A: Definitely, yes! The improvement is not obvious, in my opinion, but it's there. Although, I believe there’s still a great lack of representation in the Quebec media. I would like for my future children to be able to identify with black men and women without having to interpret the role of the villain or of negative stereotypes.
We are still far from the desired result, but I remain optimistic. I’m also happy to see that black women are finally embracing their beauty. There are a lot of Instagram accounts that share images of black women at their best, and I think that's awesome. It's a sad truth, but I think it's a nice way to get revenge on non-blacks who told me that black women were ugly or not smart when I was in high school...
DRAE: We can imagine how frustrating this must have been and still be today to be facing such injustices. And what could people do to help the black community in spreading the message of inclusion and equality?
A: Listen! The writer Naomi Fontaine wrote in her book Shuni a passage that resonated with me a lot: “If you really want to help the Innu, and I think you do, why not start by asking them what you could do for them.“ She was speaking to a childhood friend, Julie, a white woman, who wanted to help the Innu.
I think a lot of people want to help out and be allies. However, as many people may think, it’s not by imposing their own ideas that they will make themselves useful and make a difference. You have to be on the ground and listen, collect testimonials to know where to start. Black people are best qualified to know what they need.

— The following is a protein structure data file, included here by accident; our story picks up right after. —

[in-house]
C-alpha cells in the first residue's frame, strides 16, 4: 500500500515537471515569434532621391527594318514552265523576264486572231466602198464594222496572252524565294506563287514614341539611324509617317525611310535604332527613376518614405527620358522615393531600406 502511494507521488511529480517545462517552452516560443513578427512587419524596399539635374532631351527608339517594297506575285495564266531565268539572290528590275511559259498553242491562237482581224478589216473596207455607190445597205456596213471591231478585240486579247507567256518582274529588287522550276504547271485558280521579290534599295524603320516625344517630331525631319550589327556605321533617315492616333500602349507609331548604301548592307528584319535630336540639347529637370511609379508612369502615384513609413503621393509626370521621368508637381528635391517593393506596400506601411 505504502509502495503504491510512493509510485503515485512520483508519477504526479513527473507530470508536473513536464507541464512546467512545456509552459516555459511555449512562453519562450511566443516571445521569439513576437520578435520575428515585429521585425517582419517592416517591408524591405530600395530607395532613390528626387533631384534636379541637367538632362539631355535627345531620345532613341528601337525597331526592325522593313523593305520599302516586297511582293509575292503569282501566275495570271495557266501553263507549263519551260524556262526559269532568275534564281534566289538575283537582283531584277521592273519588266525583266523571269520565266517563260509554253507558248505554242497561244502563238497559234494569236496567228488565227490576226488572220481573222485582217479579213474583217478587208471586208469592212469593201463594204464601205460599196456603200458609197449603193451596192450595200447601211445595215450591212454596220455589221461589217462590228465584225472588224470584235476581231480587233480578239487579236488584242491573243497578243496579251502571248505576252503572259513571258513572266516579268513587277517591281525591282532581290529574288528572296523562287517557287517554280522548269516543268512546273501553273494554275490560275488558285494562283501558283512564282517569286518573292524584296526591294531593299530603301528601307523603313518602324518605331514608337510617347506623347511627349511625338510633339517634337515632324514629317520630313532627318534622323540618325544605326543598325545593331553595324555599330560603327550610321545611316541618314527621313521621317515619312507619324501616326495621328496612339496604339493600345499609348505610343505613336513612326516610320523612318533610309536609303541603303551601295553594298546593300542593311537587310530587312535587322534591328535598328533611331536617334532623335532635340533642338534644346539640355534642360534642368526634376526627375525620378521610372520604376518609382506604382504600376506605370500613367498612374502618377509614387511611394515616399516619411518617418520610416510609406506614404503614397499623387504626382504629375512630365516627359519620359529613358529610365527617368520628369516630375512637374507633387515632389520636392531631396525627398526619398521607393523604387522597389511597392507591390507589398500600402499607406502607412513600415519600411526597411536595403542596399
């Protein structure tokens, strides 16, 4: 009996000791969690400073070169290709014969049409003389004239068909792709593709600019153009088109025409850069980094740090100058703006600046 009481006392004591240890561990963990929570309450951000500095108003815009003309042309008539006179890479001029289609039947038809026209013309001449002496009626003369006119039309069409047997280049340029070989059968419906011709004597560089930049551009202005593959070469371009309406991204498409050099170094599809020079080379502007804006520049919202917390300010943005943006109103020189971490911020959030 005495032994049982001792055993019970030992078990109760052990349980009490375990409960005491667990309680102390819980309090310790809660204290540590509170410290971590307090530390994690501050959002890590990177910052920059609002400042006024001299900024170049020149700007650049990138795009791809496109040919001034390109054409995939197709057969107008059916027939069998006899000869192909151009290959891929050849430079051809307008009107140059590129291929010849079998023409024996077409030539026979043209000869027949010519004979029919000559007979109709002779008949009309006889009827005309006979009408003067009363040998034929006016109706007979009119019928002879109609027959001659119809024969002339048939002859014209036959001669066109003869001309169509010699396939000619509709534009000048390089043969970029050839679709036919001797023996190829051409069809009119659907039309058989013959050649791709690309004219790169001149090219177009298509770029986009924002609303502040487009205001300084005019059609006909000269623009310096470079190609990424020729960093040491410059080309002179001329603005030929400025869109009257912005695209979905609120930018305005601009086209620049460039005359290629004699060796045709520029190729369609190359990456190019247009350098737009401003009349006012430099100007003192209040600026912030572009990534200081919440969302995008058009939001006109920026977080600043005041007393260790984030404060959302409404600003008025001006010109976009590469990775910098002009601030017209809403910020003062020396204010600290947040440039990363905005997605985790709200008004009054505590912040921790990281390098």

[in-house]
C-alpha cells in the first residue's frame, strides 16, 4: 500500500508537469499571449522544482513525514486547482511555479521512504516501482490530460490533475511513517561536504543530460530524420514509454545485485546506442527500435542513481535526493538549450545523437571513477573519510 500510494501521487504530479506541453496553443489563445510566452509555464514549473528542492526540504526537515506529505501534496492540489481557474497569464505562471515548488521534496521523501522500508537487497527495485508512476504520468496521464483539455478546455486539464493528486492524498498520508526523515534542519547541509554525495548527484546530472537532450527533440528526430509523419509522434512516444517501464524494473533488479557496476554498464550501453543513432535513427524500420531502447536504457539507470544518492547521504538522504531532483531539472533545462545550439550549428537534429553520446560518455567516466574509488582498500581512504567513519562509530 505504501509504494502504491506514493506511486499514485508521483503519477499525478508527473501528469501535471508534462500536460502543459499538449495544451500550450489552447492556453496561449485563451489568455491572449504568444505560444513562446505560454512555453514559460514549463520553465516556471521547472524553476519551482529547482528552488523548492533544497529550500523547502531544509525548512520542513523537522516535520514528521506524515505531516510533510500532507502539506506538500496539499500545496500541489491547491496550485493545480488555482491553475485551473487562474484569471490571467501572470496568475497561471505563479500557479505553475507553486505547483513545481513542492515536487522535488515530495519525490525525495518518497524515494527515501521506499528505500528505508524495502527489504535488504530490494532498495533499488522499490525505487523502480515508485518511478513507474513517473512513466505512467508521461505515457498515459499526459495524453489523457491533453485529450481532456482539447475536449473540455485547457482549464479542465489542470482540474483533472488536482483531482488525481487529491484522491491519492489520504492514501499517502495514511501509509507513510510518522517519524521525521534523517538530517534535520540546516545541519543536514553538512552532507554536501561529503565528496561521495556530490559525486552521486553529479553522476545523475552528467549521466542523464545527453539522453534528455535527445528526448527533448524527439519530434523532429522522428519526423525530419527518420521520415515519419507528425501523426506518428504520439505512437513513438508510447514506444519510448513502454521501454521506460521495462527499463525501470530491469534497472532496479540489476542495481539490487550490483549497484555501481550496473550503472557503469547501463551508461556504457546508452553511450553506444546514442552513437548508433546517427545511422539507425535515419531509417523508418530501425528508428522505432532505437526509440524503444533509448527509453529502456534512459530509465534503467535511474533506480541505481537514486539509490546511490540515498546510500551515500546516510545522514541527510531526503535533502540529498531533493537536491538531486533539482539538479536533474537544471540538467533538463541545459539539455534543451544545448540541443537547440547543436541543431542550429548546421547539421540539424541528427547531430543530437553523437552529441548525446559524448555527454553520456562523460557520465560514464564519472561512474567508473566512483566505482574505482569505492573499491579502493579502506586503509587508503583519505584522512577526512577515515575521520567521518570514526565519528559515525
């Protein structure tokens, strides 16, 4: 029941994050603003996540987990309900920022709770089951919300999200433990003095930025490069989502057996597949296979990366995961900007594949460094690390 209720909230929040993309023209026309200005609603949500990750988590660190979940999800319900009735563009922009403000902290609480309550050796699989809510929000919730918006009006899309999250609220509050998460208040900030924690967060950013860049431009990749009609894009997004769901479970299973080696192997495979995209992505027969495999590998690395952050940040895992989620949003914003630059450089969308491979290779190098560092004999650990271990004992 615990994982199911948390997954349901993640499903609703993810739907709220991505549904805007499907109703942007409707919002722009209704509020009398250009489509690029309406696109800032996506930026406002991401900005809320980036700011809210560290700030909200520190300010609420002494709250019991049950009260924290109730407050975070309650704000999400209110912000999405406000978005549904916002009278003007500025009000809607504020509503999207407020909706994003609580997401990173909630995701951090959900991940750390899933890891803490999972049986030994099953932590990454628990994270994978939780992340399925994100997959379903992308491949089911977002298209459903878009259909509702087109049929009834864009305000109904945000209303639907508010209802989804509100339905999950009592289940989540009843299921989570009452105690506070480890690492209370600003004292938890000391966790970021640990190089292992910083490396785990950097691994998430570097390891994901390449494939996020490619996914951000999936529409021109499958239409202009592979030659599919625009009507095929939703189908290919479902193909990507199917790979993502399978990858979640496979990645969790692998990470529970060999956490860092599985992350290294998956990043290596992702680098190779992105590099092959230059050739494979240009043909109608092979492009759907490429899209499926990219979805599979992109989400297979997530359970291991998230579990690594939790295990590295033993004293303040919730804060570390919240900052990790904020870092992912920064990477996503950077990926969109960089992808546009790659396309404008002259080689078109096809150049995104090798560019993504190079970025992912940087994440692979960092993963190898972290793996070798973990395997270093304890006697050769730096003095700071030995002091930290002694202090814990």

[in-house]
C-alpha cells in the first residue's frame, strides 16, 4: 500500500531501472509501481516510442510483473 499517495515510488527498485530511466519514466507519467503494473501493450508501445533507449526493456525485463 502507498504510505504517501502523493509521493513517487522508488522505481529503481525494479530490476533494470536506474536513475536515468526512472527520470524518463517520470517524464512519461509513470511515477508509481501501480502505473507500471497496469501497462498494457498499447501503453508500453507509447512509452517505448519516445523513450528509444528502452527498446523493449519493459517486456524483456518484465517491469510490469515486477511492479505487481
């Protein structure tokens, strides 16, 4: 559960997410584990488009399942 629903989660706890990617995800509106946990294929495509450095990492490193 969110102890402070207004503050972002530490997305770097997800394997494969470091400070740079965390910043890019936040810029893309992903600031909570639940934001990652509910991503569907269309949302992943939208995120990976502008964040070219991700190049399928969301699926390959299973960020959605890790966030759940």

Moreover, the inequalities and forms of discrimination that we experience on a daily basis are perpetuated by a society shaped in the image of the will of the white man. So, white men and women have no choice but to feel concerned by all this, since it’s people who look like me who suffer the consequences of the actions that have been or are being taken by people who look like them. Too many individuals are still comfortable in their ignorance and it’s essential that society get out of this denial to face the problems and listen to the solutions that my community wishes to put in place.
DRAE: So where can we get more information on this and related topics?